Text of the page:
Not sure what database to choose?

 

Start with Skyline College Library's OneSearch Logo  

 

Please note: If you are a currently a student at the College of San Mateo or Cañada College please use OneSearch from your campus library websites.

https://canadacollege.edu/library/

https://collegeofsanmateo.edu/library/

 

OneSearch provides simple, one-stop searching for books and e-books, videos, articles, digital media, and more;  it combines the contents of many of the databases our library subscribes to.

To Find books & articles in our library, use the search strategies illustrated in the previous section:
 Database Searching - Structure your search.

Watch the following OneSearch video about how to:

  • Search
  • Limit your search results
  • Locate a book in the library 
  • Get the full text of an article or eBook
  • Copy citation information

 

OneSearch Search Steps 

1. On the Library's homepage, enter your search words into the main search box (OneSearch).
Next, click the search button or hit enter.
 
 
2. Next, a window/tab will open with your search results.
You can select options on the left side of your screen to limit your search results to specific resource types, dates and other options.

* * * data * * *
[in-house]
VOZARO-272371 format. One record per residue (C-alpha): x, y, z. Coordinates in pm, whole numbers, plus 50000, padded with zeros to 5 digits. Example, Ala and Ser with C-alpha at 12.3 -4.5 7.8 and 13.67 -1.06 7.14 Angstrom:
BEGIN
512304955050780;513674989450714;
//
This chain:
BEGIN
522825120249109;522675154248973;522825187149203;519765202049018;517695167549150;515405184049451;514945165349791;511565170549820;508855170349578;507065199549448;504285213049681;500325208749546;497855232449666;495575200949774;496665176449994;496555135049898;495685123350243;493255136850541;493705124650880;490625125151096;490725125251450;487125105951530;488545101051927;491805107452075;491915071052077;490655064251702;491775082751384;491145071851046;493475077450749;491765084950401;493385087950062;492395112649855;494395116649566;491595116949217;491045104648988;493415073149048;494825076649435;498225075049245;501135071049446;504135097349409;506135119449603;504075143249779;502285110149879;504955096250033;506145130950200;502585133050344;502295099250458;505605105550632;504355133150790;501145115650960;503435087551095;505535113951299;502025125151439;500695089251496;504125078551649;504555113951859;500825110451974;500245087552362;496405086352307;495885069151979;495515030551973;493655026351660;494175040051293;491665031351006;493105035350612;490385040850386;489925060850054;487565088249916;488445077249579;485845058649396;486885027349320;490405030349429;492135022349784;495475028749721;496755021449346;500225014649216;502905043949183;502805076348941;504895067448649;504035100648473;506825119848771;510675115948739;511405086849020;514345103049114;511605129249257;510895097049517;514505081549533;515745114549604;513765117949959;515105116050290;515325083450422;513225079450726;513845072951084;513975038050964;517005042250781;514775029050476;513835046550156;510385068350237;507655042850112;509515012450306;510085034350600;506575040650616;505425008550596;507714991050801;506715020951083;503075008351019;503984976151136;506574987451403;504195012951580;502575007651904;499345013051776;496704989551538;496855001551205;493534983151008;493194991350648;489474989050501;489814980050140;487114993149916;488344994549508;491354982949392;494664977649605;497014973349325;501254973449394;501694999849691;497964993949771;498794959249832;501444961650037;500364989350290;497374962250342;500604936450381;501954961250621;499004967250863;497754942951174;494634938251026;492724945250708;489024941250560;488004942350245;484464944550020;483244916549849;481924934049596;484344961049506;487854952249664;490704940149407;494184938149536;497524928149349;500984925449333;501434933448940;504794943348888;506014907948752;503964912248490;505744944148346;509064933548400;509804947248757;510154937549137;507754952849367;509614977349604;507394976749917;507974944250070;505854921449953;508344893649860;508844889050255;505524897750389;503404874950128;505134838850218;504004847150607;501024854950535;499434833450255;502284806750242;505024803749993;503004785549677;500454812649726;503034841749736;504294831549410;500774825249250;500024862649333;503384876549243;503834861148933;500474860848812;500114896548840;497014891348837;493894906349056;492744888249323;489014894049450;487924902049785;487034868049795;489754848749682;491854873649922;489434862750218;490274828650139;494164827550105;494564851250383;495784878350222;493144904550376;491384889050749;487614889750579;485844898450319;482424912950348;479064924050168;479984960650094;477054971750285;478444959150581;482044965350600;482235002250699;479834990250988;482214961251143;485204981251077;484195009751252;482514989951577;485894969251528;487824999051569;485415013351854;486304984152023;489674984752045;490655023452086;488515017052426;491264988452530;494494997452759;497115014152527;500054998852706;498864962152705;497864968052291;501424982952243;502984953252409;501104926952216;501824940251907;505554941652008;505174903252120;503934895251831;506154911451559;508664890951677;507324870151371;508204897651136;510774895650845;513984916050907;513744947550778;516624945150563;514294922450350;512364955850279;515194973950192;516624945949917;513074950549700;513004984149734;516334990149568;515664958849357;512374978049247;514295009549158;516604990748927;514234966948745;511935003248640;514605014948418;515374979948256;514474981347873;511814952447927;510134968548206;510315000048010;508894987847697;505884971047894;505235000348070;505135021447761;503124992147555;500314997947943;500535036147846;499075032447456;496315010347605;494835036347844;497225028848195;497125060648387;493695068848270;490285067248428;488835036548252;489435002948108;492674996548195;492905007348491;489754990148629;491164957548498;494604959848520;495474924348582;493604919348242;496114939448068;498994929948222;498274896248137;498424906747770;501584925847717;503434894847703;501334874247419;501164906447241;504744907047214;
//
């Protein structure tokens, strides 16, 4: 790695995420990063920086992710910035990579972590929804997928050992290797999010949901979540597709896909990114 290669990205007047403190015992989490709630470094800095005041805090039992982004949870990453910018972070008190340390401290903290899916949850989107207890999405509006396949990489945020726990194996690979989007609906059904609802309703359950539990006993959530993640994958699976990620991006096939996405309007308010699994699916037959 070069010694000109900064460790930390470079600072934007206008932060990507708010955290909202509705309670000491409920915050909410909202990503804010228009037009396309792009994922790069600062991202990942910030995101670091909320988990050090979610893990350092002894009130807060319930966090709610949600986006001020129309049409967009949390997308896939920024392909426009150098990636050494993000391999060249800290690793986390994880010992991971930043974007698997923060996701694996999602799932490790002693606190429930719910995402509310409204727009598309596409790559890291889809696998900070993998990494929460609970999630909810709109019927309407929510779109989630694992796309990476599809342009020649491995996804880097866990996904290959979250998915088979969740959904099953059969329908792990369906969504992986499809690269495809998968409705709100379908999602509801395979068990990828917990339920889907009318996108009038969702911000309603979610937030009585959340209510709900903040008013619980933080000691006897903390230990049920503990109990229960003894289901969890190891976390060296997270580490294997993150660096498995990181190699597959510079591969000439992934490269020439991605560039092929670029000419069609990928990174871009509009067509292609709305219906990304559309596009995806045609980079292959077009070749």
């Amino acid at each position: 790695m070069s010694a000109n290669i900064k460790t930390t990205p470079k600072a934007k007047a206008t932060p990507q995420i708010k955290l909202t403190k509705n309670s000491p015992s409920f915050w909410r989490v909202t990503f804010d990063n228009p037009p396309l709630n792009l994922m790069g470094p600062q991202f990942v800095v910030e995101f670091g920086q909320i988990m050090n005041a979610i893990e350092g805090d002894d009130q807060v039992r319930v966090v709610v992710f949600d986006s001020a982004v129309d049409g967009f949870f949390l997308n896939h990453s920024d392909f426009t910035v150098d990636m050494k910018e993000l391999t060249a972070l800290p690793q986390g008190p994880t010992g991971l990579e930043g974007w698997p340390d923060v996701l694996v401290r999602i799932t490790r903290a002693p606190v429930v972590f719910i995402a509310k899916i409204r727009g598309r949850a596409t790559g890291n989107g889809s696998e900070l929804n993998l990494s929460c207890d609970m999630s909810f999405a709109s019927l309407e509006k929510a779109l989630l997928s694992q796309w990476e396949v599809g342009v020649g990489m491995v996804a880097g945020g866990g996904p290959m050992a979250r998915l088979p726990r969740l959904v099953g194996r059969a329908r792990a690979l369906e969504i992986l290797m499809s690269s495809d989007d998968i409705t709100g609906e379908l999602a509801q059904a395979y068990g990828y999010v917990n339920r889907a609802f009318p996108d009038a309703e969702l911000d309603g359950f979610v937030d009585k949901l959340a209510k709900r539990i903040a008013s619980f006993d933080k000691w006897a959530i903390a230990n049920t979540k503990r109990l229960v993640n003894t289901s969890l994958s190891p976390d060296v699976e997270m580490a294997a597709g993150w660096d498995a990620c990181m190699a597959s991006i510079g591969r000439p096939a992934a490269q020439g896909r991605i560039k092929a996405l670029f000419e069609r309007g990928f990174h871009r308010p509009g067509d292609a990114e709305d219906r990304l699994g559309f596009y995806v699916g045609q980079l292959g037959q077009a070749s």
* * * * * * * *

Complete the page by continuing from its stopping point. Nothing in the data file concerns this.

3.  To view articles or ebooks you've found, you'll need to sign in "to get complete results and request items" (upper right corner). 
Use the same login information you use for Canvas. 
 
 
4. Next, click on the title you're interested in, and a window with more information will pop up. 
To access the full text of the article, e-book or other source you'd like to view, click one of the databases (EBSCO, JSTOR, etc.) under "View Online."
 
For citation information for the article or other source, click "citation" above "View Online."
To email the source to yourself, use the "email" button. 
 
 
 

Advanced Google Search Techniques

If you use Google to search for information you'll use for college papers or projects, sometimes using advanced Google search techniques can improve your search results.

 

Advanced Google Search Tips

To search for multiple concepts: 

  • use ORs between words for the same concept.
    • example:   LatinX OR Latino OR Hispanic
  • use quotes (" ") around phrases.
    • example: "African American"

 

To limit to a specific domain, use site: in front of the domain name (no spaces)

  • site:.edu   will limit a search to just .edu sites 
  • site:.edu OR site:.gov   will limit a search to either .edu or .gov sites
  • -site:.com  will exclude .com sites

 

To limit to a specific websiteuse site: in front of the website address (no spaces)

The Atlantic           (theatlantic.com)

The New Yorker     (newyorker.com)

NPR                       (npr.org)

New York Times     (nytimes.com) 

Washington Post (washingtonpost.com)

 

Complete search example: 

site:ca.gov Filipino Population statistics

site:sfgate.com Stereotypes OR bias "Hispanic men" OR Latinos OR "LatinX Males"

 

Watch the video below for illustrations of these techniques.